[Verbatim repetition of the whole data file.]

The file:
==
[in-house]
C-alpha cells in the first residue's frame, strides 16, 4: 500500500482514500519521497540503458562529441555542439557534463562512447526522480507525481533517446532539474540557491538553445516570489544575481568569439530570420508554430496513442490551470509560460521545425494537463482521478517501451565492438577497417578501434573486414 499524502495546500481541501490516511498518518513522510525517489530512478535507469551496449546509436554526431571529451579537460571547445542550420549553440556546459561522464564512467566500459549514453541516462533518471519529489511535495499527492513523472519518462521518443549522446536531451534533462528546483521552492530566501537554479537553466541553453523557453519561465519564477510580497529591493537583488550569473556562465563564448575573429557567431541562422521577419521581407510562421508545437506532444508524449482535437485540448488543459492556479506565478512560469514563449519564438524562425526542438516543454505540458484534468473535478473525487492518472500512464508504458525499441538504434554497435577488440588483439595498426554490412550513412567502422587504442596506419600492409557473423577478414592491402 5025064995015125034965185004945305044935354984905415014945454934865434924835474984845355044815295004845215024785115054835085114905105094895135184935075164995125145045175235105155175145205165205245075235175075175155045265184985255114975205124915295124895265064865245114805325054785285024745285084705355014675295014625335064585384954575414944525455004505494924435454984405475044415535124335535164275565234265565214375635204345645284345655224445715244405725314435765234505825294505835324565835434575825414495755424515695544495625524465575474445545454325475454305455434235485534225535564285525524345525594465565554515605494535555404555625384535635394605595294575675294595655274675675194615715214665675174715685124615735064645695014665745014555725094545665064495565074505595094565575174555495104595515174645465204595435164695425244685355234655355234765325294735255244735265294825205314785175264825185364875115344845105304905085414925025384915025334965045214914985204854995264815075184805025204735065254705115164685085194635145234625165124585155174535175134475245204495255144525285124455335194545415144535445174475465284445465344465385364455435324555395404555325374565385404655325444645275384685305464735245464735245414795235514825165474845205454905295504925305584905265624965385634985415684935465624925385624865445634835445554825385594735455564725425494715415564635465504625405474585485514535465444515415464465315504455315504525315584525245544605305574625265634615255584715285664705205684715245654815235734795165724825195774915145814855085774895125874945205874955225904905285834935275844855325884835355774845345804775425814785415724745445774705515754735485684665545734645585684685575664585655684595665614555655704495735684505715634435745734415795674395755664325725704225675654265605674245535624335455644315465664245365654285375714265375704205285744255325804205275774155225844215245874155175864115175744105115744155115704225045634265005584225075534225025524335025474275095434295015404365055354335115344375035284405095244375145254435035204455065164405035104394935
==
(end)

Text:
[in-house]
C-alpha cells in the first residue's frame, strides 16, 4: 500500500482514500519521497540503458562529441555542439557534463562512447526522480507525481533517446532539474540557491538553445516570489544575481568569439530570420508554430496513442490551470509560460521545425494537463482521478517501451565492438577497417578501434573486414 499524502495546500481541501490516511498518518513522510525517489530512478535507469551496449546509436554526431571529451579537460571547445542550420549553440556546459561522464564512467566500459549514453541516462533518471519529489511535495499527492513523472519518462521518443549522446536531451534533462528546483521552492530566501537554479537553466541553453523557453519561465519564477510580497529591493537583488550569473556562465563564448575573429557567431541562422521577419521581407510562421508545437506532444508524449482535437485540448488543459492556479506565478512560469514563449519564438524562425526542438516543454505540458484534468473535478473525487492518472500512464508504458525499441538504434554497435577488440588483439595498426554490412550513412567502422587504442596506419600492409557473423577478414592491402 5025064995015125034965185004945305044935354984905415014945454934865434924835474984845355044815295004845215024785115054835085114905105094895135184935075164995125145045175235105155175145205165205245075235175075175155045265184985255114975205124915295124895265064865245114805325054785285024745285084705355014675295014625335064585384954575414944525455004505494924435454984405475044415535124335535164275565234265565214375635204345645284345655224445715244405725314435765234505825294505835324565835434575825414495755424515695544495625524465575474445545454325475454305455434235485534225535564285525524345525594465565554515605494535555404555625384535635394605595294575675294595655274675675194615715214665675174715685124615735064645695014665745014555725094545665064495565074505595094565575174555495104595515174645465204595435164695425244685355234655355234765325294735255244735265294825205314785175264825185364875115344845105304905085414925025384915025334965045214914985204854995264815075184805025204735065254705115164685085194635145234625165124585155174535175134475245204495255144525285124455335194545415144535445174475465284445465344465385364455435324555395404555325374565385404655325444645275384685305464735245464735245414795235514825165474845205454905295504925305584905265624965385634985415684935465624925385624865445634835445554825385594735455564725425494715415564635465504625405474585485514535465444515415464465315504455315504525315584525245544605305574625265634615255584715285664705205684715245654815235734795165724825195774915145814855085774895125874945205874955225904905285834935275844855325884835355774845345804775425814785415724745445774705515754735485684665545734645585684685575664585655684595665614555655704495735684505715634435745734415795674395755664325725704225675654265605674245535624335455644315465664245365654285375714265375704205285744255325804205275774155225844215245874155175864115175744105115744155115704225045634265005584225075534225025524335025474275095434295015404365055354335115344375035284405095244375145254435035204455065164405035104394935